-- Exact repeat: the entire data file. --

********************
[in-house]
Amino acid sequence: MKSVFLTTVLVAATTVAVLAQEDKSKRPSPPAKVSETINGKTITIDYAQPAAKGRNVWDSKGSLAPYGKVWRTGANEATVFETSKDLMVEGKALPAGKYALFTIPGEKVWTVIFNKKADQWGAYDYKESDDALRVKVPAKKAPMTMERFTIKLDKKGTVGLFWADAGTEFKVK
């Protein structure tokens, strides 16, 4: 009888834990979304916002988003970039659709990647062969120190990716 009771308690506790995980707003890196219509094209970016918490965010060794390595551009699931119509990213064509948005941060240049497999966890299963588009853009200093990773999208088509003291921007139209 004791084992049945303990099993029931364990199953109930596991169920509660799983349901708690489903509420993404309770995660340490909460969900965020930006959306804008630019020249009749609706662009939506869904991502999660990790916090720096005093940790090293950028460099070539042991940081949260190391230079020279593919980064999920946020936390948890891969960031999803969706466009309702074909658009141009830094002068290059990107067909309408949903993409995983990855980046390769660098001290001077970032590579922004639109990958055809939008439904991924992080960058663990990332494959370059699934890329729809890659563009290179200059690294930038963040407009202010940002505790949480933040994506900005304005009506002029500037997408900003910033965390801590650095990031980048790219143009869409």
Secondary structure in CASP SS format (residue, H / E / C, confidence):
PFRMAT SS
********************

[in-house]
Amino acid sequence: MKSVFLTTVLVAATTVAVLAQEDKSKRPSPPAKVSETINGKTITIDYAQPAAKGRNVWDSKGSLAPYGKVWRTGANEATVFETSKDLMVEGKALPAGKYALFTIPGEKVWTVIFNKKADQWGAYDYKESDDALRVKVPAKKAPMTMERFTIKLDKKGTVGLFWADAGTEFKVK
């Protein structure tokens, strides 16, 4: 009888834990979304916002988003970039659709990647062969120190990716 009771308690506790995980707003890196219509094209970016918490965010060794390595551009699931119509990213064509948005941060240049497999966890299963588009853009200093990773999208088509003291921007139209 004791084992049945303990099993029931364990199953109930596991169920509660799983349901708690489903509420993404309770995660340490909460969900965020930006959306804008630019020249009749609706662009939506869904991502999660990790916090720096005093940790090293950028460099070539042991940081949260190391230079020279593919980064999920946020936390948890891969960031999803969706466009309702074909658009141009830094002068290059990107067909309408949903993409995983990855980046390769660098001290001077970032590579922004639109990958055809939008439904991924992080960058663990990332494959370059699934890329729809890659563009290179200059690294930038963040407009202010940002505790949480933040994506900005304005009506002029500037997408900003910033965390801590650095990031980048790219143009869409």
Secondary structure in CASP SS format (residue, H / E / C, confidence):
PFRMAT SS